Searching for the loss
Let′s start our tour of Polotsk. It′s going to be exciting… Traditionally, we consider Turov our oldest town. Yet Polotsk is 100 years older. I have digged into many sources, including ancient annals devoted to my native town. Let′s dip into "the fairy legends".If only chronicles are to be believed, it appears that Polotsk is older than Kiev. Yet "the mother of Russian towns" celebrated its 1500th birthday in 1987. And what about us? Maybe we should follow Kiev example?
If only chronicles are to be believed, it appears that Polotsk is older than Kiev. Yet "the mother of Russian towns" celebrated its 1500th birthday in 1987. And what about us? Maybe we should follow Kiev example?
In the very beginning of the 10th century Polotsk troops joined the warfare against Constantinople. The capital of mighty Byzantium empire was repeatedly forced to pay tribute to Polotsk people. In second half of 10th century Polotsk was ruled by prince Rogvolod, independent both from Kiev and Novgorod. In other words, it was the starting point of Polotsk Duchy, first state formation of our ancestors. It achieved its greatest power and splendor under Vseslav Briachislavovich, undoubtedly an outstanding and mysterious person. It was not without cause that he was called the Sorcerer and was famed in tales and legends about him.
The majestic Sofia cathedral was erected on the bank of the Dvina in mid-11th century by order from prince Vseslav. This temple symbolized equality of Polotsk to Kiev and Novgorod as there were Sofia cathedrals, too; all these were built under the fashion of homonymous cathedral in Constantinople, center of the Eastern rite. Besides, there were over 10 stone churches in the 12th century in Polotsk. Only few towns in Eastern Europe could compare to this.
In the days of Vseslav (later praised in the famous "The Lay of Igor′s Warfare") the Duchy of Polotsk was nearly equal to its contemporary states like the Duchy of Bavaria or the Kingdom of Portugal. Polotsk controlled a prominent portion of ancient route "from the Varangians to the Greek". The power of the Rogvolodovichy princely house expanded as far as to all lower reaches of the Dvina and the access to the Baltic Sea. If the Duchy of Polotsk seems to be some "Backyards", the following example illustrates the opposite: Byzantine imperial house of the Comnenian intermarried the Polotsk prince house and Vseslav′s daughter married Emperor Alexej.
Thus, western chroniclers were reasonable when addressed princes of Polotsk as kings!
After its voluntary joining the Grand Duchy of Lithuania Polotsk managed to preserve its autonomy so free that is of no parallel to modern autonomies (like our eastern neighbors have). For several centuries more Polotsk followed its own laws. The city used to receive foreign ambassadors; major problems were solved at popular assemblies. A Polotsk native could undergo legal action in his hometown only. The Great Prince could appoint his governors only by permission of Polotsk residents. All Baltic princes who came to rule Polotsk, the ancient capital of the Krivichi tribe, were obliged to adopt Orthodoxy. One of them, Skirgailo, Jagailo′s brother, dared to break this rule and was expelled by anxious locals who tied him to an old mare.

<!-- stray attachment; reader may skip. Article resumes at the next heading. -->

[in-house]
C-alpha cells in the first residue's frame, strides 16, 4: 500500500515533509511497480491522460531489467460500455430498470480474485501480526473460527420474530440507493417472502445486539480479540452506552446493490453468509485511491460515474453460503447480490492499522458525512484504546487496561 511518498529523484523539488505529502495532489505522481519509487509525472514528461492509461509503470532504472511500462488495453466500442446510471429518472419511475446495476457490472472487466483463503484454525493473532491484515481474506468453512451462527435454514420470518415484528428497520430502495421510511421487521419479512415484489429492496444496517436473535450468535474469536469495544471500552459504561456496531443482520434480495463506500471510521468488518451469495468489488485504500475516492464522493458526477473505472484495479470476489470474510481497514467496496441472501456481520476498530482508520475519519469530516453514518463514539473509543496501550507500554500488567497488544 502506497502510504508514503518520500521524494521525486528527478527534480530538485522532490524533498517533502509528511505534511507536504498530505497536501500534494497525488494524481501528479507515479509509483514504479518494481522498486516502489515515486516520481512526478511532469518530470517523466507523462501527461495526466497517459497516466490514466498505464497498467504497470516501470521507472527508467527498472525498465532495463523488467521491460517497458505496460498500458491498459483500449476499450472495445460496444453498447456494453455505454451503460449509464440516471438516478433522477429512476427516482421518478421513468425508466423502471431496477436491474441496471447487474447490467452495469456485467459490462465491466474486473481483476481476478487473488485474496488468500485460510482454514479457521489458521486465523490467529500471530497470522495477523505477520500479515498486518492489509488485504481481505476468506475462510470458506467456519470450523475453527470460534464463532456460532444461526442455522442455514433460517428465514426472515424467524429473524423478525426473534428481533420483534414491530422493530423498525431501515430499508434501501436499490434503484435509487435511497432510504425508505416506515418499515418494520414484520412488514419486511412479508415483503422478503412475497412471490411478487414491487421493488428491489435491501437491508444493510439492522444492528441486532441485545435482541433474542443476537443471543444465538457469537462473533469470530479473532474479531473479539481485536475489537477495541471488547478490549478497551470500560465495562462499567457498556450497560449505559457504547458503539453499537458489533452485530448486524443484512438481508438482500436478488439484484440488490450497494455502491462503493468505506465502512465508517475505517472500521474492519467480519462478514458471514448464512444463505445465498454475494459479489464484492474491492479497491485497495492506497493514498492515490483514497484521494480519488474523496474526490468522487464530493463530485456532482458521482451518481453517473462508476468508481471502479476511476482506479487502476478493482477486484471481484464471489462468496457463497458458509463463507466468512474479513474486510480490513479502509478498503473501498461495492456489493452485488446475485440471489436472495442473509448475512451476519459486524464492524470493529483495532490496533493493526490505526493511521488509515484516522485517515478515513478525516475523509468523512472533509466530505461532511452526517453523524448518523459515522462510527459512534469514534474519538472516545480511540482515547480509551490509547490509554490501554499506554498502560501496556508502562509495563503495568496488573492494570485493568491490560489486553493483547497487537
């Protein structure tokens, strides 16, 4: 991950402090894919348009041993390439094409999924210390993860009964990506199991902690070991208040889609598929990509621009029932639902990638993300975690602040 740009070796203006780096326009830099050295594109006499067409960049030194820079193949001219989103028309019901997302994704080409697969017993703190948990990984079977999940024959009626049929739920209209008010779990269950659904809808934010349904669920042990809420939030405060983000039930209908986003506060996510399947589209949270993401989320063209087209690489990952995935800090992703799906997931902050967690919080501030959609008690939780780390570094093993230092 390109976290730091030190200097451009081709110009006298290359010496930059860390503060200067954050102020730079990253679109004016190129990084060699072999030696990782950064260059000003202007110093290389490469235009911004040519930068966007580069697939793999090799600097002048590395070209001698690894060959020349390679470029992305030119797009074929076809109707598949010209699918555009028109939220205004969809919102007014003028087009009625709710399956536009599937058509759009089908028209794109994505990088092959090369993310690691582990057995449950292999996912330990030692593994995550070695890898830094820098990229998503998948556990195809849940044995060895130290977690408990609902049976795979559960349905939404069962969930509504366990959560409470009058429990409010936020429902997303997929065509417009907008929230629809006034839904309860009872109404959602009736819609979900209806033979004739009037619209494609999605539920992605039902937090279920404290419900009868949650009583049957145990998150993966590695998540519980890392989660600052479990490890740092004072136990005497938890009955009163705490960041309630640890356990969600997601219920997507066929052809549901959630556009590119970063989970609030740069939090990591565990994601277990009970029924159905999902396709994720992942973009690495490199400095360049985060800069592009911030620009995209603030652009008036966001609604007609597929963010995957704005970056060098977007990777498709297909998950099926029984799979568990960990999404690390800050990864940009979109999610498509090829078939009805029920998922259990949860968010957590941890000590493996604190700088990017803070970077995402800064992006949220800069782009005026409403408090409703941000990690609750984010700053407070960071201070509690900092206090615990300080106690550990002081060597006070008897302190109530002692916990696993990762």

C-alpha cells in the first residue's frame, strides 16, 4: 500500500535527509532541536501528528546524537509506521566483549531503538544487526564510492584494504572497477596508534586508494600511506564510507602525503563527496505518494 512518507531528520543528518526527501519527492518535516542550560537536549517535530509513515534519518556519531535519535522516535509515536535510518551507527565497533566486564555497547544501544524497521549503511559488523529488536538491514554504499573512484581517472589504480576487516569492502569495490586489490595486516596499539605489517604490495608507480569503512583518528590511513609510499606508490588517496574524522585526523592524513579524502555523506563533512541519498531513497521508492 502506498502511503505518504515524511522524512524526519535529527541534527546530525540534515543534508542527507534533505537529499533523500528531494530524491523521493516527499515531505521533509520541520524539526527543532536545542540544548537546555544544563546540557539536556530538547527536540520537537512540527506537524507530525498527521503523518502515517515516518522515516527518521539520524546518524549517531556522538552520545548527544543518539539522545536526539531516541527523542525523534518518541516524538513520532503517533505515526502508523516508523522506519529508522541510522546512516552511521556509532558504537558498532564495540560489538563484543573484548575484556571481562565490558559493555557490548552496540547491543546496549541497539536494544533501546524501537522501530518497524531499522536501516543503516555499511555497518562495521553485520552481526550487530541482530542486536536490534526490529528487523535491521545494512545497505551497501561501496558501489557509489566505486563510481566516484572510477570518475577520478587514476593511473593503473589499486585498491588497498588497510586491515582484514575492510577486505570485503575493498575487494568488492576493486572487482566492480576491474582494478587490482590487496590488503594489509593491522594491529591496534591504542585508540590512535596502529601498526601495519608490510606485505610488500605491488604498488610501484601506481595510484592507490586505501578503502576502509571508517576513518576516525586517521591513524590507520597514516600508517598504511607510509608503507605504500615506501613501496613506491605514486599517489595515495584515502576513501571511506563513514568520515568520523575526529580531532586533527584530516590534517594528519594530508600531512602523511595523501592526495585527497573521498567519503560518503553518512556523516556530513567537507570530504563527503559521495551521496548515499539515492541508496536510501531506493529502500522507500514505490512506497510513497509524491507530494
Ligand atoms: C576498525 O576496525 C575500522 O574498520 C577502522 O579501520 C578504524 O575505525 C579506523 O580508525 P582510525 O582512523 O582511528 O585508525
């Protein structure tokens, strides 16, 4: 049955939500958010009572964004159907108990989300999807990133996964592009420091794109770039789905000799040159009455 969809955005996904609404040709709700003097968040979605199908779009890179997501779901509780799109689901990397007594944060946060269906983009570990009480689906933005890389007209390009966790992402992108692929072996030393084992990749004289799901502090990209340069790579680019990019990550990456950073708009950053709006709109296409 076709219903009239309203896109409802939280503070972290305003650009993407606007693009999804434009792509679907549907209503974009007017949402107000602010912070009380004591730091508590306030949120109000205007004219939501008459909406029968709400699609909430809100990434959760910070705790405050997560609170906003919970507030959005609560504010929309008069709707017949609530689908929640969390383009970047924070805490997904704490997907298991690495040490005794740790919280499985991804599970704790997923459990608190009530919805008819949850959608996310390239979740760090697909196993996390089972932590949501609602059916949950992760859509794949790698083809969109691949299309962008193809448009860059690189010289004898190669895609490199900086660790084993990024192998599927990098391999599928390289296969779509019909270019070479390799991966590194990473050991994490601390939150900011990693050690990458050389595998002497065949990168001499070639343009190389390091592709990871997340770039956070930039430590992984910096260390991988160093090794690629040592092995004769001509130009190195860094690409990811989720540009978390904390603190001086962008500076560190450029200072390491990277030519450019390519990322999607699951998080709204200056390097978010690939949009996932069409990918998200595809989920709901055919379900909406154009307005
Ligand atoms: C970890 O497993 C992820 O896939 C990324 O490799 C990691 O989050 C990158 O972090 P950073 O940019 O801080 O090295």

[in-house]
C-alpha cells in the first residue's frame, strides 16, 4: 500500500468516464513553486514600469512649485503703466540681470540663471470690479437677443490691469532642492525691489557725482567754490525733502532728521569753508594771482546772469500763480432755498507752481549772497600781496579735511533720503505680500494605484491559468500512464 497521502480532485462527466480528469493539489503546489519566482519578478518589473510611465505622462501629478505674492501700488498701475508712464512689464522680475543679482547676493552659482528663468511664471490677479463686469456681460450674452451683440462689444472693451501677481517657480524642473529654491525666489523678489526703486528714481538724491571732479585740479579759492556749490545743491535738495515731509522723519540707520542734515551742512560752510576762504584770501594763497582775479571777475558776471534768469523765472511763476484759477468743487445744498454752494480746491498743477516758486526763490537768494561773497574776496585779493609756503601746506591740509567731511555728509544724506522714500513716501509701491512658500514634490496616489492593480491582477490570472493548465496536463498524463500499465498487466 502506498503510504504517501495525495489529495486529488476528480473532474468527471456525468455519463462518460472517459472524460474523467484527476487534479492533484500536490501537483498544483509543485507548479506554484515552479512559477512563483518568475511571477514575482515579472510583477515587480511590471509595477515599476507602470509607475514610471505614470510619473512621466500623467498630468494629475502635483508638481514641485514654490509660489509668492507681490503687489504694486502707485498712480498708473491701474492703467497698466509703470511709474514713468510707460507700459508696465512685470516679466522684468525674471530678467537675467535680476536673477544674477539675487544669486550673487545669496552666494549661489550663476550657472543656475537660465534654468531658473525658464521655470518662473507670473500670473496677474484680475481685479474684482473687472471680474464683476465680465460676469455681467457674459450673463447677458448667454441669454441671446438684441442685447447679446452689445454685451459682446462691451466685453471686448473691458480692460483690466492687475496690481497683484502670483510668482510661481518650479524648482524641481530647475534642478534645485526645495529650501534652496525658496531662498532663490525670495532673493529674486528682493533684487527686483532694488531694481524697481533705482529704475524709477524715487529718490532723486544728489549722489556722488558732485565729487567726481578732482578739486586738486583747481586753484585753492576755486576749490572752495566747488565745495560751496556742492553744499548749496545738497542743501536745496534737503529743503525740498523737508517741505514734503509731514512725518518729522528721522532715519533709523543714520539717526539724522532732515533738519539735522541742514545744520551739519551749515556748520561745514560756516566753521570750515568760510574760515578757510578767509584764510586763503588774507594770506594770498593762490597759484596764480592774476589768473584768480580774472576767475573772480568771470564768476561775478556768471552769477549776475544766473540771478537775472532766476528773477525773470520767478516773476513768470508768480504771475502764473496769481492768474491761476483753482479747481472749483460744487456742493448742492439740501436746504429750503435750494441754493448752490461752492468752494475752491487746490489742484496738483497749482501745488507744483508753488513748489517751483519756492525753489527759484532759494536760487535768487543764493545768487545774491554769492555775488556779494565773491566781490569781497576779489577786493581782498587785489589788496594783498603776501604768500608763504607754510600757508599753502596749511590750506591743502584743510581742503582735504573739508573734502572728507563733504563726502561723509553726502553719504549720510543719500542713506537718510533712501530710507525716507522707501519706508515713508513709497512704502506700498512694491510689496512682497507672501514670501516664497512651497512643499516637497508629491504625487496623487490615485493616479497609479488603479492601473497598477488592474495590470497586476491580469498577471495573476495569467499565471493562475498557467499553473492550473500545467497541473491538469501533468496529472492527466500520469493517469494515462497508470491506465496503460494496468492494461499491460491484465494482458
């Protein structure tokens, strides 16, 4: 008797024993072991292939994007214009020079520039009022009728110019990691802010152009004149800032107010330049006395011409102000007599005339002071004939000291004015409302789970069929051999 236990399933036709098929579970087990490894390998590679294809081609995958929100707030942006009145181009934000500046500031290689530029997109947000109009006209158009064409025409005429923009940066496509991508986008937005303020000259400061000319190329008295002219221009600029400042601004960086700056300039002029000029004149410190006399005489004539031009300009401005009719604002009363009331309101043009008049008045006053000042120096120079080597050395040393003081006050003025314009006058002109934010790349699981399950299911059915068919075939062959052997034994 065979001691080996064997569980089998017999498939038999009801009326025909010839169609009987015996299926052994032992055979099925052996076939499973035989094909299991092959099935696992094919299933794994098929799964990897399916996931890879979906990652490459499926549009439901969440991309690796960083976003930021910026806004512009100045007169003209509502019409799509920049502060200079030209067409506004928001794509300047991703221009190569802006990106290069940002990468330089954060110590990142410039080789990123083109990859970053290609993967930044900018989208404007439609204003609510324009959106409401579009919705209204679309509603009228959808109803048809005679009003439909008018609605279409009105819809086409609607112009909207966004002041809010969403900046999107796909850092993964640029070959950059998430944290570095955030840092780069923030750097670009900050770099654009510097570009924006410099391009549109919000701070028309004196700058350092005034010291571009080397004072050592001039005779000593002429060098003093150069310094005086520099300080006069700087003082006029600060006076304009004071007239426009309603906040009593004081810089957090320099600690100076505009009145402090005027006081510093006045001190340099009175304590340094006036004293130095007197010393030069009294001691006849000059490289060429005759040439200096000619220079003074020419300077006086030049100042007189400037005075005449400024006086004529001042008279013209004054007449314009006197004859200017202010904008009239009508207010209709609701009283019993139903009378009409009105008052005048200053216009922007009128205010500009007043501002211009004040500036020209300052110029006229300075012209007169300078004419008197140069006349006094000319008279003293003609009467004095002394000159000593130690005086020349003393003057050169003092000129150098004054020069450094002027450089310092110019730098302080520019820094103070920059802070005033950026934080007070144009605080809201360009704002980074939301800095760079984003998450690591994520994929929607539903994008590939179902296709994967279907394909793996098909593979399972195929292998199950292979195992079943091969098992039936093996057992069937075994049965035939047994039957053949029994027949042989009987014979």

Polotsk used to trade with the Hanseatic league, its residents enjoyed tax-free trade along the Dvina as well as throughout the state.
In 1498 Polotsk received a privilege from the Great Prince Alexander, which allowed the city to run the Magdeburg right like European cities. To protect their interests, Polotsk craftsmen and merchants united into crafts like their European colleagues. The city with its 9-tower castle, 12 monasteries and 18 churches reached its acme in the 16th century and outmatched Vilna in population.
Many strove to possess Polotsk. It used to turn the bone of discord for plenty of times; the most terrible was the Livonian war, when the city was scorched and sacked by the troops of Ivan the Terrible. Since then Polotsk ascended several times, yet it couldn′t return its former glory and eventually turned into a provincial town of the Russian empire. It was then in late 18th century, after the annexation of Belarusian territories, when the priceless Polotsk Chronicle disappeared; however, Russian historian Vasily Tatishchev managed to use it as a source in his work. The chronicle disappeared because it was an evidence of former grandeur and independence… Neighboring capitals were far more young and had no such history.
However, there was another ascend in Polotsk history, when the city became the capital of the Society of Jesus for several decades. Prohibited by the Pope in 1773 throughout the Catholic world, the Society survived under the patronage of Orthodox Russian empress Catherine the Great. At that time professors from Sorbonna, from Italian and German universities used to teach in Polotsk collegium. In 1812 the collegium was entitled academy and given university rights. Yet this story demands separate article. The University of Polotsk now inherits the best traditions of the academy; its humanity students study in classrooms of the former academy today.
There is no other town in our country, which would bring up so many outstanding personalities. Saint Euphrosinia, Frantsysk Skaryna, Simeon Plotsky… They have already returned to their hometown in bronze. Now Polotsk dwellers dream of a monument to their famous prince — Vseslav the Sorcerer.
Both locals and visitors to Polotsk will make certain that it is gradually restoring its lost significance and is turning into the most prominent tourism center of Belarus, a cultural and spiritual capital of the country.
...A ship with all sails on is floating the Dvina on ancient emblem of Polotsk. New centuries waiting…
postcards from author′s collection